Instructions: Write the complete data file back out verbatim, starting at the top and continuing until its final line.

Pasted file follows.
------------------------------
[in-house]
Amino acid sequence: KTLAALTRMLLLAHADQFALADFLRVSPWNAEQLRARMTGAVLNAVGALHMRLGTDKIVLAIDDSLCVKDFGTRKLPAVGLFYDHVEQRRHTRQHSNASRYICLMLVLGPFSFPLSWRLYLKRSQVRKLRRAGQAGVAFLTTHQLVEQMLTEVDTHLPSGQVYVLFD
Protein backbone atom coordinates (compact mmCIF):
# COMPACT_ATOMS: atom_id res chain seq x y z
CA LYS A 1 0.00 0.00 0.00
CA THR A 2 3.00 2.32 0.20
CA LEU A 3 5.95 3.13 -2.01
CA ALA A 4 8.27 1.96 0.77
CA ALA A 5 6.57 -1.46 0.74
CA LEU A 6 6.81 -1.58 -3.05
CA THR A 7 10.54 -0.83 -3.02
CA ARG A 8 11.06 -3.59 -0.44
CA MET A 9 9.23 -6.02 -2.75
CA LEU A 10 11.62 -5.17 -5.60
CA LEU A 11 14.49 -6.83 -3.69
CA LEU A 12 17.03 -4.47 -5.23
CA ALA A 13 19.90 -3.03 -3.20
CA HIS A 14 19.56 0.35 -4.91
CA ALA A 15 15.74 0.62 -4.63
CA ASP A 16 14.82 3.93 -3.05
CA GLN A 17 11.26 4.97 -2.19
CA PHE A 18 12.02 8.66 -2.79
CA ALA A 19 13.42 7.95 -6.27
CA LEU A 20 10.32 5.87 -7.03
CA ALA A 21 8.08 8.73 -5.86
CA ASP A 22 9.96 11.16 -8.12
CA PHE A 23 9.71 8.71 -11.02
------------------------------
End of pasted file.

[in-house]
Amino acid sequence: KTLAALTRMLLLAHADQFALADFLRVSPWNAEQLRARMTGAVLNAVGALHMRLGTDKIVLAIDDSLCVKDFGTRKLPAVGLFYDHVEQRRHTRQHSNASRYICLMLVLGPFSFPLSWRLYLKRSQVRKLRRAGQAGVAFLTTHQLVEQMLTEVDTHLPSGQVYVLFD
Protein backbone atom coordinates (compact mmCIF):
# COMPACT_ATOMS: atom_id res chain seq x y z
CA LYS A 1 0.00 0.00 0.00
CA THR A 2 3.00 2.32 0.20
CA LEU A 3 5.95 3.13 -2.01
CA ALA A 4 8.27 1.96 0.77
CA ALA A 5 6.57 -1.46 0.74
CA LEU A 6 6.81 -1.58 -3.05
CA THR A 7 10.54 -0.83 -3.02
CA ARG A 8 11.06 -3.59 -0.44
CA MET A 9 9.23 -6.02 -2.75
CA LEU A 10 11.62 -5.17 -5.60
CA LEU A 11 14.49 -6.83 -3.69
CA LEU A 12 17.03 -4.47 -5.23
CA ALA A 13 19.90 -3.03 -3.20
CA HIS A 14 19.56 0.35 -4.91
CA ALA A 15 15.74 0.62 -4.63
CA ASP A 16 14.82 3.93 -3.05
CA GLN A 17 11.26 4.97 -2.19
CA PHE A 18 12.02 8.66 -2.79
CA ALA A 19 13.42 7.95 -6.27
CA LEU A 20 10.32 5.87 -7.03
CA ALA A 21 8.08 8.73 -5.86
CA ASP A 22 9.96 11.16 -8.12
CA PHE A 23 9.71 8.71 -11.02